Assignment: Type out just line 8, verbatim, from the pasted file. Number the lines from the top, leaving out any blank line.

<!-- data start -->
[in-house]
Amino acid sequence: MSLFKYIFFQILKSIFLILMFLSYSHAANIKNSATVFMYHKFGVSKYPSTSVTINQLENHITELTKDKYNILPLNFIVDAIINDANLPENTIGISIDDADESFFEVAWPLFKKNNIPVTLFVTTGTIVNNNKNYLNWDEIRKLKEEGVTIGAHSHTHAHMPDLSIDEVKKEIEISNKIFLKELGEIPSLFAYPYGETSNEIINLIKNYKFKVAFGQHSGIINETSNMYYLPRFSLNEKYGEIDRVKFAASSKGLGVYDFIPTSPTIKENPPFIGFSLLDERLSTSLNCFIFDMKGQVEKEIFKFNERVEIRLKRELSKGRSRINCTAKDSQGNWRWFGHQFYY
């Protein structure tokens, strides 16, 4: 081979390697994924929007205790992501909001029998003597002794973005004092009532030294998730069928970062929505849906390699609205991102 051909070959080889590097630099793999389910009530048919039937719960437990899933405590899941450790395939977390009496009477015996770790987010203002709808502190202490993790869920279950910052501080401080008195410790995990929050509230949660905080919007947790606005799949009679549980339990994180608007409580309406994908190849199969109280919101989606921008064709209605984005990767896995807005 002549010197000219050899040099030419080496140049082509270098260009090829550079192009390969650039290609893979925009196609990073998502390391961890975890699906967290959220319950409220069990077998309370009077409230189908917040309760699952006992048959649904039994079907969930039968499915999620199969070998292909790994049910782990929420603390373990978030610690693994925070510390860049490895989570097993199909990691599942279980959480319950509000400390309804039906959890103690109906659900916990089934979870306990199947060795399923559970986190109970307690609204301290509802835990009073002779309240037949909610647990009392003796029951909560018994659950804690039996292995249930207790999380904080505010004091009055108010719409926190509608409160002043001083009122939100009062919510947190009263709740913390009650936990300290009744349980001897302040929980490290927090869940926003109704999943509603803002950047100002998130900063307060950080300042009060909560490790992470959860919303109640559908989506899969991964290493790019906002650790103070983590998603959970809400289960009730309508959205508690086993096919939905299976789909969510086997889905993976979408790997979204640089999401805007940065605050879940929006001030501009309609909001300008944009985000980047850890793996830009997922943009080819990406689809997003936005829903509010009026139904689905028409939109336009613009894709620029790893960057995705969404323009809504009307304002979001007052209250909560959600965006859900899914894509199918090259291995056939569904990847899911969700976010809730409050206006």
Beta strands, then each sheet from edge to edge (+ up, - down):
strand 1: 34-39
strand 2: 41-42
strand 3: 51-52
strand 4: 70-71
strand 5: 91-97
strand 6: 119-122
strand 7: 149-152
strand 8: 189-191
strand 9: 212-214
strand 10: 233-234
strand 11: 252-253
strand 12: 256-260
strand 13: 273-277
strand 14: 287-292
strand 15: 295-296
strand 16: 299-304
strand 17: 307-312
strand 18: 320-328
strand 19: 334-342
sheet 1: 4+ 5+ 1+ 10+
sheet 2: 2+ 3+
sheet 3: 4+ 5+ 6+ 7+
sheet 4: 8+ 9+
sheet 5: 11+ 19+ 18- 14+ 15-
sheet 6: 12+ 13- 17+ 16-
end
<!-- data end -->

strand 4: 70-71